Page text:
Alex Dowsett (Movistar) is the new leader of the Tour of Britain after the break succeeded for the second day running – Matthias Brandle (IAM Cycling) taking his second consecutive stage win in Hemel Hempstead.
Dowsett and Brandle had worked superbly alongside Tom Stewart (Madison-Genesis), as the three built up a huge lead over the bunch and maintained a big advantage to the finish.
Brandle took the stage win, and himself move into the top ten overall, but Dowsett – who took second on the stage – will wear the yellow jersey on stage seven after overhauling a deficit of almost one-and-a-half minutes.
Despite a furious chase from Omega Pharma-Quickstep for Michal Kwiatkowski, the Commonwealth Games time trial champion now holds a 34-second lead over the Pole overall.
A furious pace at the start of the stage saw the peloton split into two groups, with no move able to go clear in the opening exchanges – despite Alex Peters (Madison-Genesis) trying to instigate something.
All the main contenders made the front group, with Kwiatkowski initially stretching his overall lead by scooping three bonus seconds at the first intermediate sprint.
Sir Bradley Wiggins (Team Sky) took two, and Roche the final one, before the attacks continued from the riders in the front group.
Dowsett looked a man on a mission again on stage six, with the bitter memories of his double puncture in the stage four break clearly still on his mind.
Having been given no freedom to attack on stage five, the Movistar man ensured he got clear this time out with stage five winner Brandle and Stewart for company.
As soon as they had earned a gap, Brandle and Dowsett set about ramping the pace up – digging deep to stretch their advantage to more than nine minutes at his maximum.
Both sensed they would not be given a proper advantage by the bunch if they did not work for it and pulled huge shifts on the front of the break.
To Stewart’s credit he did not merely hang on to the wheels either, despite at times appearing to be right on the edge just to keep up with the other two.
With all three taking turns, almost team pursuit style, and Stewart’s boss Roger Hammond giving regular updates on the race situation they continued to hold a big lead over the flatter opening part of the stage.
Dowsett’s presence in the break also meant the Englishman was able to pick up time bonuses of his own at the intermediate sprints.
Both he and Brandle gave a superb showcase of their time trialling skills on the front, with no let-up in their incredible speed until they reached the day’s first climb at Chinnor Hill.
The peloton chased hard, and had gone a long way to reeling them in with a powerful group of riders chasing – Bernie Eisel (Team Sky), Niki Terpstra and Julien Vermote (Omega Pharma-Quickstep) and Peter Velits (BMC Racing) leading the way.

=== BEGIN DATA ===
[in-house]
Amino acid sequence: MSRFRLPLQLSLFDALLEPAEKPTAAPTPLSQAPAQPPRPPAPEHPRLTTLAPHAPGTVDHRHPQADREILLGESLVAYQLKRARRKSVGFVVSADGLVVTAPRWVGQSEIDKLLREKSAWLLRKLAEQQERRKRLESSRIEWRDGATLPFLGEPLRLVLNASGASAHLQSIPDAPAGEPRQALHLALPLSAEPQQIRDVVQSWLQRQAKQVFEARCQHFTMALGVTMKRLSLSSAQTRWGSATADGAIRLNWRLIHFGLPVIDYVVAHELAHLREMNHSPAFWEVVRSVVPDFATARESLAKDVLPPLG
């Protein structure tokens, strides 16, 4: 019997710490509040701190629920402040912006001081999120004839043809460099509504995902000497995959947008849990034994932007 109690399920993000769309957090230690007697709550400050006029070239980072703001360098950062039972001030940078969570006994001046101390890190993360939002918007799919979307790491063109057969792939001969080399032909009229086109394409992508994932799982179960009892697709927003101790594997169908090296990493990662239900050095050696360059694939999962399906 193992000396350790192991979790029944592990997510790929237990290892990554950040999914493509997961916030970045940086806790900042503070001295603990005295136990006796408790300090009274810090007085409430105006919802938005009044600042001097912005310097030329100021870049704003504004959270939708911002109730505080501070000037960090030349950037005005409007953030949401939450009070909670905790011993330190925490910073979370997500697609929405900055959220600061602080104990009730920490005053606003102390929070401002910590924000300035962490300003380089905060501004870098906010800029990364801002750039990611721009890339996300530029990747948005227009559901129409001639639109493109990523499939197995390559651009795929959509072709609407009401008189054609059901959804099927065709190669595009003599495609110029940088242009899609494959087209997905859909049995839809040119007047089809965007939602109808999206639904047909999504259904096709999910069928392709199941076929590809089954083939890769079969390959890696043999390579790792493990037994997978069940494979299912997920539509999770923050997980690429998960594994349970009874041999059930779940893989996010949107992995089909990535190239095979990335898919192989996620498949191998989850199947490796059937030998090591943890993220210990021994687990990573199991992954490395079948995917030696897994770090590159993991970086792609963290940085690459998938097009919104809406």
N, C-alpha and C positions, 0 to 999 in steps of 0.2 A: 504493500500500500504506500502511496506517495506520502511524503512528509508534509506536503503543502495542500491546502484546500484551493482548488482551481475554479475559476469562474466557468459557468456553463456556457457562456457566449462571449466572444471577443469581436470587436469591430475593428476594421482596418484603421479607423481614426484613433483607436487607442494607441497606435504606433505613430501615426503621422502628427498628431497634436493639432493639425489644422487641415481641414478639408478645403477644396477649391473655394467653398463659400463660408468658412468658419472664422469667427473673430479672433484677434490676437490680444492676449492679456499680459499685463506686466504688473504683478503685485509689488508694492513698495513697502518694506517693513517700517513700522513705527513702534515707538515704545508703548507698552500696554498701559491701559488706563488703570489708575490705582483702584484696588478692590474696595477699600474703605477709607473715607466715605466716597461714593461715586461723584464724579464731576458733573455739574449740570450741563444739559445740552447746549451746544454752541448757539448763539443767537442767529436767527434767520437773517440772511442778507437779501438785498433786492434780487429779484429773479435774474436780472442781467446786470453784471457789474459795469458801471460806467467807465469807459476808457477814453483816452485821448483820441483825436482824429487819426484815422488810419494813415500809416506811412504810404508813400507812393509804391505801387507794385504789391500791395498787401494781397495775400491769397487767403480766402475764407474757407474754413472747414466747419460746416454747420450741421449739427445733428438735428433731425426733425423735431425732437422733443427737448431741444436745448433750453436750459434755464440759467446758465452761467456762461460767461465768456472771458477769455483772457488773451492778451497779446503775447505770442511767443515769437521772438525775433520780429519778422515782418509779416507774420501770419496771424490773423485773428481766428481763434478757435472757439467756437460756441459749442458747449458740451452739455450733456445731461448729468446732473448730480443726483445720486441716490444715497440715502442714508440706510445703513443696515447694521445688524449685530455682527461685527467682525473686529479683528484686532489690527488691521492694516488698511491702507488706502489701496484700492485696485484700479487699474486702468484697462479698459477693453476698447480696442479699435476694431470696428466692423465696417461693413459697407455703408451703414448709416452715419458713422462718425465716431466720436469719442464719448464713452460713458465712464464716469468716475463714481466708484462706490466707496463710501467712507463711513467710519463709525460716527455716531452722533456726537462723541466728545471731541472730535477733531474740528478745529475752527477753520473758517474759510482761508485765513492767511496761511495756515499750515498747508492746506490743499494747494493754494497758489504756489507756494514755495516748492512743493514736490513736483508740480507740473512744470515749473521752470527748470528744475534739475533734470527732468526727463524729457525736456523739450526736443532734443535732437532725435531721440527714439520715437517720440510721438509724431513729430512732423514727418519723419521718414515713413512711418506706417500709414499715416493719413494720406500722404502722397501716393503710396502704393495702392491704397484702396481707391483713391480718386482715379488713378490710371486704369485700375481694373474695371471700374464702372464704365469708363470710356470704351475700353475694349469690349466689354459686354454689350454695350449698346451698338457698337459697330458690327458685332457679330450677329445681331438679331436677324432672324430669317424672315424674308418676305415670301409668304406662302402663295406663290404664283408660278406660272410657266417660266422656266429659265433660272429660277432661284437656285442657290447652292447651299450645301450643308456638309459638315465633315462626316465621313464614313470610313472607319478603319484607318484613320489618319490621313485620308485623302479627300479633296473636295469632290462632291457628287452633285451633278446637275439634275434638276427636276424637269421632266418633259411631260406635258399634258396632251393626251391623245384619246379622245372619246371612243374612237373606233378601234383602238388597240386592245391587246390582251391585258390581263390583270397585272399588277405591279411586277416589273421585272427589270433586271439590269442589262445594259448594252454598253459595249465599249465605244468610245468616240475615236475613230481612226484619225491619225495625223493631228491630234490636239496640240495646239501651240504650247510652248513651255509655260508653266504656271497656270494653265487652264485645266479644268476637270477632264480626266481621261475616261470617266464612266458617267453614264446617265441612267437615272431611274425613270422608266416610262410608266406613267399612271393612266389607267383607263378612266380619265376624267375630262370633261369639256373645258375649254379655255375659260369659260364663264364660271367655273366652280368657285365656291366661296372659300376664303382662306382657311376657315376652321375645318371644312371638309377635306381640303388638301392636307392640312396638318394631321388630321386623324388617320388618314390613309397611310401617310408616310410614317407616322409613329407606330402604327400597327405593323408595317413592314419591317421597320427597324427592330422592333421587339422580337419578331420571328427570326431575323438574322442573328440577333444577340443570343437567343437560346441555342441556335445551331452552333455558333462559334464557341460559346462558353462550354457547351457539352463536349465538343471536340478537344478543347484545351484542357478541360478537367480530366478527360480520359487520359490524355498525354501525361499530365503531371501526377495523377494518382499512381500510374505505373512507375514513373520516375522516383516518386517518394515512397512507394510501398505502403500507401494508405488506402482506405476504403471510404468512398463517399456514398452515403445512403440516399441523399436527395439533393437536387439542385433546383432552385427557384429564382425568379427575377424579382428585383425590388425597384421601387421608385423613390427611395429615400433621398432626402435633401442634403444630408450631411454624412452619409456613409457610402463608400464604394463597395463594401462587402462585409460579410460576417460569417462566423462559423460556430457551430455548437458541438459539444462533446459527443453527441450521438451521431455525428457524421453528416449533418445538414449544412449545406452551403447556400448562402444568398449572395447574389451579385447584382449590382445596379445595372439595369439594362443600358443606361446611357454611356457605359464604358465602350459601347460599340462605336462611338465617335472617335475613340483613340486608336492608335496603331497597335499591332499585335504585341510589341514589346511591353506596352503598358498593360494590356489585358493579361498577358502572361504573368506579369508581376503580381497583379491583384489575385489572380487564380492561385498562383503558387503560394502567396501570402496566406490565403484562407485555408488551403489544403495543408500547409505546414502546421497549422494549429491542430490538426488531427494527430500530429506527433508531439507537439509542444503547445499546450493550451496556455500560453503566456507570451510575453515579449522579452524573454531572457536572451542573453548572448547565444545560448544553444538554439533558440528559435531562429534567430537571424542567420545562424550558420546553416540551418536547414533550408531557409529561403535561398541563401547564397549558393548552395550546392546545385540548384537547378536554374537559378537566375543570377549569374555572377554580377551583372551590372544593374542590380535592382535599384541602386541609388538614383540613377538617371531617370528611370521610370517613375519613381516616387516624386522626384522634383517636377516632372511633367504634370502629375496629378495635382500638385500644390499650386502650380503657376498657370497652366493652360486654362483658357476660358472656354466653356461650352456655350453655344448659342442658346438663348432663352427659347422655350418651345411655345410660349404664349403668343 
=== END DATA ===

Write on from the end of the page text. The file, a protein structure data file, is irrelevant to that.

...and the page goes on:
With those four on the front, the peloton looked like bringing the front men back very easily but as they hit the climb it all began to fall apart.
Eisel was one of the first to blow up, leaving Sky short of numbers for the chase with Ian Stannard out of the race and Sebastian Henao crashing on stage five.
Omega Pharma-Quickstep soon found themselves without support – Garmin-Sharp and Bardiani CSF unwilling to help after being without allies themselves the previous day.
Mark Cavendish came to the front on the climb, as any hopes of a sprint finish were put aside, with Ben Swift doing the same for Sky.
Both did a sterling job for their teams, but Dowsett and Brandle climbed with ease – remaining seated as they conserved as much energy as possible.
Stewart was out of the saddle but continued to help where he could, with Hammond continuing to bark instructions to all three from his team car.
Doswett led the way over the climbs as the gap continued to hold – Cavendish and Swift burying themselves on the front of the peloton.
As the leaders passed under the flamme rouge, however, they still boasted a two-minute advantage over the bunch – Dowsett and Brandle operating what was almost a two-man time trial.
Omega Pharma-Quickstep had reached desperation point on the front – Terpstra, Vermote, Cavendish and even Kwiatkowski himself trying to ramp the pace up.
At the front, Brandle attacked to take the stage honours, with Dowsett – who admitted to allowing Brandle to take the win – holding on for second and a six-second time bonus.
Stewart took third, just rewards for his own efforts for the day, and all eyes then turned to the clock which ticked over very much in favour of Alex Dowsett.
It was another 50 seconds before the peloton even reached the final kilometre, and a further minute passed by the time Sonny Colbrelli led them over the line.
It leaves Dowsett with a 34-second lead over Kwiatkowski heading into stage seven, and with his time trialling skills well known he will be keen to protect the jersey on the tricky, undulating finish to the stage.
Defending champion Wiggins, meanwhile, is a full minute behind his compatriot, with British hopes now seemingly pinned on Dowsett.
Tour of Britain 2014: stage seven – result
1) Matthias Brandle (AUT) – IAM Cycling – 4.44.49hrs
2) Alex Dowsett (GBR) – Movistar +1”
3) Tom Stewart (GBR) – Madison-Genesis +1”
4) Sonny Colbrelli (ITA) – Bardiani-CSF +1.51
5) Nicola Ruffoni (ITA) – Bardiani-CSF – ST
6) Ben Swift (GBR) – Team Sky
7) Martin Kohler (SUI) – BMC Racing
8) Heinrich Haussler (AUS) – IAM Cycling
9) Rick Zabel (GER) – BMC Racing
10) Tom Veelers (NED) – Giant-Shimano
1) Alex Dowsett (GBR) – Movistar – 25.07.53hrs
2) Michal Kwiatkowski (POL) – Omega Pharma-Quickstep +34”
3) Edoardo Zardini (ITA) – Bardiani-CSF +40”
4) Nicolas Roche (IRL) – Tinkoff-Saxo +50”
5) Dylan Teuns (BEL) – BMC Racing +51”
6) Jon Izaguirre (ESP) – Movistar +1.00
7) Sir Bradley Wiggins (GBR) – Team Sky +1.02
8) Leopold Konig (CZE) – Team NetApp-Endura +1.06
9) Sebastian Reichenbach (SUI) – IAM Cycling – ST
10) Matthias Brandle (AUT) – IAM Cycling +1.07